For the most part it was the practice of the kṣatriya kings to inaugurate some kind of fighting between the parties of the bride and bridegroom before the marriage. When Sāmba forcibly took away Lakṣmaṇā, the elder members of the Kuru dynasty were pleased to see that he was actually the suitable match for her. In order to see his personal strength, however, they fought with him, and without respect for the regulations of fighting, they all arrested him. When the Yadu dynasty decided to release Sāmba from the confinement of the Kurus, Lord Balarāma came personally to settle the matter, and, as a powerful kṣatriya, He ordered them to free Sāmba immediately. The Kauravas were superficially insulted by this order, so they challenged Lord Balarāma’s power. They simply wanted to see Him exhibit His inconceivable strength. Thus with great pleasure they handed over their daughter to Sāmba, and the whole matter was settled. Duryodhana, being affectionate toward his daughter Lakṣmaṇā, had her married to Sāmba in great pomp. For her dowry, he first gave 1,200 elephants, each at least 60 years old; then he gave 10,000 nice horses, 6,000 chariots, dazzling just like the sunshine, and 1,000 maidservants decorated with golden ornaments. Lord Balarāma, the most prominent member of the Yadu dynasty, acted as guardian of the bridegroom, Sāmba, and very pleasingly accepted the dowry. Balarāma was very satisfied after His great reception from the side of the Kurus, and accompanied by the newly married couple, He started toward His capital city of Dvārakā.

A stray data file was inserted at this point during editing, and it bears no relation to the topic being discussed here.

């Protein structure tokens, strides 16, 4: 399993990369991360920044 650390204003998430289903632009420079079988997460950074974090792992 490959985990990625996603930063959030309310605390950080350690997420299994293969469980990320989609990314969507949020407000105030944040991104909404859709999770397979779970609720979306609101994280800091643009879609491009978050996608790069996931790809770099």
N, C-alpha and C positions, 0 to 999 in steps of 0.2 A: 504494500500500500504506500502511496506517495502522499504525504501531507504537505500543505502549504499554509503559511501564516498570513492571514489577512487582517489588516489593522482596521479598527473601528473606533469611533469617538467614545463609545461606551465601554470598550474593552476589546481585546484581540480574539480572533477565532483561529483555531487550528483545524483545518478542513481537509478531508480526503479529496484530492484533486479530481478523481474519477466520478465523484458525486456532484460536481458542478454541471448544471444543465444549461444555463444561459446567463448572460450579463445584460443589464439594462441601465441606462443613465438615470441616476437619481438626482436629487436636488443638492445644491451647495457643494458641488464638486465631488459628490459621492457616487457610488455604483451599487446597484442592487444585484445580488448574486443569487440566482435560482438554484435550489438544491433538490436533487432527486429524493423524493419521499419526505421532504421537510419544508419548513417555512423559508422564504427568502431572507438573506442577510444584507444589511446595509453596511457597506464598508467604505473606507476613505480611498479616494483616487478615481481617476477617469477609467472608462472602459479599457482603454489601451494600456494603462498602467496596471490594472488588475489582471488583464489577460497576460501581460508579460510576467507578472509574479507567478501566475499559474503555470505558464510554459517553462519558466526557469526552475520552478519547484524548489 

Lord Balarāma triumphantly reached Dvārakā, where He met with many citizens who were all His devotees and friends. When they all assembled, Lord Balarāma narrated the whole story of the marriage, and they were astonished to hear how Balarāma had made the city of Hastināpura tremble. It is confirmed by Śukadeva Gosvāmī that in those days the river flowing through the city of Hastināpura, present-day New Delhi, was known as the Ganges, although today it is called the Yamunā. From authorities like Jīva Gosvāmī it is confirmed that the Ganges and Yamunā are the same river flowing in different courses. The part of the Ganges which flows through Hastināpura to the area of Vṛndāvana is called the Yamunā because it is sanctified by the transcendental pastimes of Lord Kṛṣṇa. The part of Hastināpura which slopes toward the Yamunā becomes inundated during the rainy season and reminds everyone of Lord Balarāma’s threatening to cast the city into the Ganges.